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Florida Sheriff’s Deputy Takes Down TikTok Videos After Being Accused of Racism, Says He’s ‘Got a Real Connection’ with Viewers

A Florida law enforcement officer is defending himself after he was accused of posting racist videos on TikTok.

Indian River Sheriff’s Deputy Michael Dilks built a sizable following on TikTok with his wife Heidi. The two have more than 39,000 followers and over 1 million views.

A Florida sheriff’s deputy defended himself after he was criticized for racially insensitive TikTok videos. (Photos: TikTok screenshots)

Despite their popularity, some critics blasted their videos as being racially insensitive, the Daily Mail reports. In a few of the videos, the couple is seen lip-syncing along to clips that included the N-word. In one video, Dilks pretends to take his wife to jail as the couple lip-syncs to a video of a man happily singing “I Feel Good” by James Brown while sitting in the back of a police car. Both the cop and the happy captive are Black.

Dilks, using the cop’s voice, asked his wife, “Hey, why are you so happy back there while I’m taking you to jail?”

“I’m so happy, boy,” Heidi mouthed back. “Where you’re taking me, I’ve got 24 hours away from my wife.”

In another video, Heidi lip-synced, “real ass b—-h, give a f—k about a n—a,” a line from “Act Up,” a song by rap duo City Girls. An additional clip showed her mouthing a viral voicemail left by a Black woman who was upset with her white supervisor.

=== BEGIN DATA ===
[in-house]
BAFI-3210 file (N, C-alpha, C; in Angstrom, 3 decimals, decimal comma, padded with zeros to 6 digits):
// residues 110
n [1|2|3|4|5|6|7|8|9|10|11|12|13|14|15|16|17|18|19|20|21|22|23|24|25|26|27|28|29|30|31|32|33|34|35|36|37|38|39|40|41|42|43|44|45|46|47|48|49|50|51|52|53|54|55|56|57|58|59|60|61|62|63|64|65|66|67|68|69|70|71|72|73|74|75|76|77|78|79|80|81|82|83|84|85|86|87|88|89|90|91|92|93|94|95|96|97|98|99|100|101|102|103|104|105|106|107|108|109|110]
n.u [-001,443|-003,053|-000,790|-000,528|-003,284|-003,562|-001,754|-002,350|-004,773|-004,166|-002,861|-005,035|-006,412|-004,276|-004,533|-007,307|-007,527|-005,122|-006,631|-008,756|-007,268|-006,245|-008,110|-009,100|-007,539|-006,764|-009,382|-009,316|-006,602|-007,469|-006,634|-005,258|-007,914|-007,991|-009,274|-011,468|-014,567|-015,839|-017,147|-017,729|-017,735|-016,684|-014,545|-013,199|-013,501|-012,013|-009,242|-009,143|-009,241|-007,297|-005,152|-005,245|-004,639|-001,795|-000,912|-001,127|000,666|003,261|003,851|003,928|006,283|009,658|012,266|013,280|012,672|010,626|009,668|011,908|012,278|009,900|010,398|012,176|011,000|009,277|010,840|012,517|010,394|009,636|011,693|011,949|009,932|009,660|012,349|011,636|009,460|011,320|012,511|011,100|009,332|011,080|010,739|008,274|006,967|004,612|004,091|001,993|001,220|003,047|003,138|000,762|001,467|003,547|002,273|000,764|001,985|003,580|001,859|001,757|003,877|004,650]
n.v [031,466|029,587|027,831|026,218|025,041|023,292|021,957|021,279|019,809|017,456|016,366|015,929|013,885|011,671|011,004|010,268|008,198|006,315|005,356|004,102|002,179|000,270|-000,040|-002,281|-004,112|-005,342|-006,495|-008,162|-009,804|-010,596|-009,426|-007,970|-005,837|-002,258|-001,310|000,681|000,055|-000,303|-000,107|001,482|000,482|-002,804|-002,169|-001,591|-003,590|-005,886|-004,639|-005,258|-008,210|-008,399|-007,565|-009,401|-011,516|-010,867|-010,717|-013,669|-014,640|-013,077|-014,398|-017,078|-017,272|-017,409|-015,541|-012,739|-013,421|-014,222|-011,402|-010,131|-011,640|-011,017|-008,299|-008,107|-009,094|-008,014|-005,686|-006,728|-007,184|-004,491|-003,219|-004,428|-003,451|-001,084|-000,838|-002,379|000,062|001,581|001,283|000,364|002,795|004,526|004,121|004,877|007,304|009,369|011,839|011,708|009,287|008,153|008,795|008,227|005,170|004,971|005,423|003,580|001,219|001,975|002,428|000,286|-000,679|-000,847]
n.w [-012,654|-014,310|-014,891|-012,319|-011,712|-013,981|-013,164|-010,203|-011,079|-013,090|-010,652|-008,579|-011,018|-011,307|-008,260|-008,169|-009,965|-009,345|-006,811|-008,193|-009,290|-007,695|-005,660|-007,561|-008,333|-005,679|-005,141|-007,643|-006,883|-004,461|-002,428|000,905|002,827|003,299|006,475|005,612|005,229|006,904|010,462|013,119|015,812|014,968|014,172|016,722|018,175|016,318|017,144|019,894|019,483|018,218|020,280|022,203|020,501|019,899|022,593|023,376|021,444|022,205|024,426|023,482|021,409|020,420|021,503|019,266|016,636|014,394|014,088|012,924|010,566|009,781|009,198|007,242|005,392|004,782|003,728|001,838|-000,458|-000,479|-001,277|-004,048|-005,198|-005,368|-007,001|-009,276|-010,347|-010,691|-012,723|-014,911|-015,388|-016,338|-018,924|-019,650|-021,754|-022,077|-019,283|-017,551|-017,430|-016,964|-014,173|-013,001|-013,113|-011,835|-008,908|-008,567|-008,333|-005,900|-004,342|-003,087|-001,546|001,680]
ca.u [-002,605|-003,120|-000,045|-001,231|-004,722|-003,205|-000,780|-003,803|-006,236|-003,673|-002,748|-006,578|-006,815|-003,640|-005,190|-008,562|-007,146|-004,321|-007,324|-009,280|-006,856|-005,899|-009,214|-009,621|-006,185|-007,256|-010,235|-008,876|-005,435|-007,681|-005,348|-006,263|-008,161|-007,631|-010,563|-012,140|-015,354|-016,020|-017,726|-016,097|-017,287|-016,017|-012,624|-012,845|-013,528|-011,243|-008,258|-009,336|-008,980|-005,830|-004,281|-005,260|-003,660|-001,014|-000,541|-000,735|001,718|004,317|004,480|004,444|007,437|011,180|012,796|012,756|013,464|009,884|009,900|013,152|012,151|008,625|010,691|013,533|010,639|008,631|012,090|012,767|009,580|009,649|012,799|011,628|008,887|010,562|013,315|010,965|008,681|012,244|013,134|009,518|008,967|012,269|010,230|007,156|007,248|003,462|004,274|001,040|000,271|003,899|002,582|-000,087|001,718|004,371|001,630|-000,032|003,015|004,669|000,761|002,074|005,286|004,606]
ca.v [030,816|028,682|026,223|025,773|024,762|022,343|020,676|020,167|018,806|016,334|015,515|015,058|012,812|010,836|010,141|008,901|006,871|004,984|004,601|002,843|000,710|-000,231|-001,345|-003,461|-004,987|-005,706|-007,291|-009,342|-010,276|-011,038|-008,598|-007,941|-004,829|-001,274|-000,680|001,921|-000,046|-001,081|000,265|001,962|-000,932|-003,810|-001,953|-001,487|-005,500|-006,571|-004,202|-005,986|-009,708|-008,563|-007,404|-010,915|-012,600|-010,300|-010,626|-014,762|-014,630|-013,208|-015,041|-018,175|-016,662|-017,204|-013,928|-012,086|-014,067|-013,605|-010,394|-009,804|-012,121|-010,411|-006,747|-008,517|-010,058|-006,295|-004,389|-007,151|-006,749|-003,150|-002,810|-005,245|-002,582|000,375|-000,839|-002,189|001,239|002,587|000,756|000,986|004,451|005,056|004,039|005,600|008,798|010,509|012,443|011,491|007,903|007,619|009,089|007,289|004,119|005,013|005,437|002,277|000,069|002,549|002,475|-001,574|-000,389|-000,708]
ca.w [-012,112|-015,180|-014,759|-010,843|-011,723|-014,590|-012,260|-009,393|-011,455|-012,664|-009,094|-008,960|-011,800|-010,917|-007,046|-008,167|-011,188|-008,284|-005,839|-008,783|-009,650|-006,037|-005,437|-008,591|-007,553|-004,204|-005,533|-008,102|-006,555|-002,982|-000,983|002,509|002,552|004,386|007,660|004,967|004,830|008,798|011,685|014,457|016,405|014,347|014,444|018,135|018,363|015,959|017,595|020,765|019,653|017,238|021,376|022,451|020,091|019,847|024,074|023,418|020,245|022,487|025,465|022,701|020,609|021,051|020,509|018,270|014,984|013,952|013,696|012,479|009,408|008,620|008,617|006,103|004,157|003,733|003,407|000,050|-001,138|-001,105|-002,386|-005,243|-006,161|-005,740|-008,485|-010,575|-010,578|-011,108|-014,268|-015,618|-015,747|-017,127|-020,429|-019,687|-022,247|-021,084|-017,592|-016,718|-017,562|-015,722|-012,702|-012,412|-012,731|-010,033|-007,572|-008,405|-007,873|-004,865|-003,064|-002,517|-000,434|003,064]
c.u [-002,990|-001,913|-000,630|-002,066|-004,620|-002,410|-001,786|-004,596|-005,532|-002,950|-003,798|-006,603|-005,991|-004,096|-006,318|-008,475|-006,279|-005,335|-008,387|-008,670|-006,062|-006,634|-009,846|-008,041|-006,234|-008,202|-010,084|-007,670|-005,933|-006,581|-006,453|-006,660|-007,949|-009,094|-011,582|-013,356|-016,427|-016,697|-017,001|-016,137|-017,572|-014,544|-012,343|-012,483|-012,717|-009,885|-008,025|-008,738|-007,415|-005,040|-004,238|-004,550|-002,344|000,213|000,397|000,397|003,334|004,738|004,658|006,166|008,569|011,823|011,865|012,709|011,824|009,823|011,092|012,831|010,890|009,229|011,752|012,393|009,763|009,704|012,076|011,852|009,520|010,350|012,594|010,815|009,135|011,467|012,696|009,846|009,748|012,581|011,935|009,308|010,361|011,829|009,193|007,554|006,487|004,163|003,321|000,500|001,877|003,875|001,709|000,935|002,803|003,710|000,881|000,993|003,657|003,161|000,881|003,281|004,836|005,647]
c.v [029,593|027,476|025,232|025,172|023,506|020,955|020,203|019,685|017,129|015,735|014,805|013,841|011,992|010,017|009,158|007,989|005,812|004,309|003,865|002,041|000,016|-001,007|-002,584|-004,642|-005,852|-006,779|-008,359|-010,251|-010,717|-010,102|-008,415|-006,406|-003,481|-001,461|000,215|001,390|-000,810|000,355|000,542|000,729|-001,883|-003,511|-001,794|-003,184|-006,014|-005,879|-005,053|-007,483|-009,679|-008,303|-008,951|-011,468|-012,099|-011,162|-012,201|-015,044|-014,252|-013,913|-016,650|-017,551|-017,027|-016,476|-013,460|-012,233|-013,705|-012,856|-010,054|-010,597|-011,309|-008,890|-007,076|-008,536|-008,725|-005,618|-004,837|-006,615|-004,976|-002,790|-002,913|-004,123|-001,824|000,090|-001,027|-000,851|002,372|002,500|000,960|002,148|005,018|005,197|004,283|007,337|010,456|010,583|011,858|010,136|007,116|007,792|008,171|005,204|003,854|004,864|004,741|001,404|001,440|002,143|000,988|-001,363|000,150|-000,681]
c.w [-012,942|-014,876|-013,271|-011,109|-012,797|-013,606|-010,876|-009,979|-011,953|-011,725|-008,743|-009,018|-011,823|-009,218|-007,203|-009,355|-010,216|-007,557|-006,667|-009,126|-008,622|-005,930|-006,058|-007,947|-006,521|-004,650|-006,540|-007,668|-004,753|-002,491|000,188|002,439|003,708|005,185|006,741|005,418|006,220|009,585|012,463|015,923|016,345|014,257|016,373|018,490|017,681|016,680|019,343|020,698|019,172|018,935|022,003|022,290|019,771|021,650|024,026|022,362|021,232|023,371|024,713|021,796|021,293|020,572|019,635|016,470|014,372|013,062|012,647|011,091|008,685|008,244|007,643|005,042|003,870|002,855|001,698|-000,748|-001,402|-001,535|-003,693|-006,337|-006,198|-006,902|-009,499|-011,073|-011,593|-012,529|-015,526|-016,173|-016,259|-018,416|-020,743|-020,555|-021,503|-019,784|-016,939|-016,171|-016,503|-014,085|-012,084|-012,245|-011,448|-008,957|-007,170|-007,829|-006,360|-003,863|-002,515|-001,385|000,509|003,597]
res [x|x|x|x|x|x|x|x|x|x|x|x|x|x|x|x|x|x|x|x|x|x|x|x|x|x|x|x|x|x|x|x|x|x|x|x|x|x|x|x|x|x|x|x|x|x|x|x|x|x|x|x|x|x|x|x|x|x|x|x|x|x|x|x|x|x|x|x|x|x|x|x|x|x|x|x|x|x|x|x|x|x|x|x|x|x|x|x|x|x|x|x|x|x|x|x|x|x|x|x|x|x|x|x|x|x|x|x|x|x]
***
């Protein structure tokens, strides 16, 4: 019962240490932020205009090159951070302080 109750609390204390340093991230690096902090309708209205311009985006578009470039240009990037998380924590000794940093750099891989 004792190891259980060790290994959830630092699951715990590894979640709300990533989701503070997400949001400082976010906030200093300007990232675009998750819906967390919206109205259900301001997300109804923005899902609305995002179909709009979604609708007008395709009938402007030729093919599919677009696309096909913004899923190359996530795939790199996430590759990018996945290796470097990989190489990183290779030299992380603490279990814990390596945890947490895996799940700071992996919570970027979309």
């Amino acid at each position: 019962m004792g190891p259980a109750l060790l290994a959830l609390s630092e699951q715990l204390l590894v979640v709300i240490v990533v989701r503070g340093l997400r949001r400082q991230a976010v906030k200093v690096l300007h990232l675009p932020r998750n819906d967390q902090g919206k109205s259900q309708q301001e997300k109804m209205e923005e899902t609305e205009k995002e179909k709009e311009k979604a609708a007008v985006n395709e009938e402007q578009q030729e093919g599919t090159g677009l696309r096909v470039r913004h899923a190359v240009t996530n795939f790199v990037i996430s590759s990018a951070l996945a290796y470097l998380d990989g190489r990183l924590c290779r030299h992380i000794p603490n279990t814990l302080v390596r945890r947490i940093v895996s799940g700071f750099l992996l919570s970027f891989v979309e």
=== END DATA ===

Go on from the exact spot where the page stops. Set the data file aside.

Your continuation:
“This is for Rachel you big fat white nasty smelling fat b—-h. Why you took me off the motherf—–g schedule with your trifling dirty white racist ass?” the woman said in the message.

Anthony J. Brown, president of the Indian River chapter of the NAACP, was offended by the videos.

“This is straight-out racist. They even imitate a black man going to jail,” Brown told the Daily Mail.

“It’s conduct unbecoming a police officer, it’s inappropriate, unprofessional, disrespectful, demeaning and just plain stupid. It pounces on every stereotype and portrays an entire group of people negatively.”

Brown, a retired corrections officer, also highlighted the Black community’s tense relationship with law enforcement.

“And coming from a law enforcement officer, it’s even worse if you consider the context of police brutality against our people,” he added.

Dilks didn’t see the issue and believed TikTok is a way for him to show a different side of a police officer.

“I’m successful on Tik Tok because I’ve got a real connection with the viewers,” he said. “My goal is to show cops are normal people who have some fun. It’s all tasteful. Nothing crazy. And 95 percent of the posts are done off-duty.”

The officer believes any complaints about the clips he used should be taken elsewhere.

“If there are complaints, maybe they should be sent to Tik Tok. Yes, there is rough language. But everybody hears the same songs on the radio,” he continued. “Is it racist for a white kid to sing hip-hop songs with rough language?”

Despite his defensiveness, the City Girls and voicemail videos were removed after his interview with Daily Mail. The Indian River Sheriff’s Office told The Miami Herald there will be “an internal inquiry” into Dilk’s social media behavior.

Atlanta Black Star as well asked the sheriff’s office for its reaction to this matter but did not receive a response.

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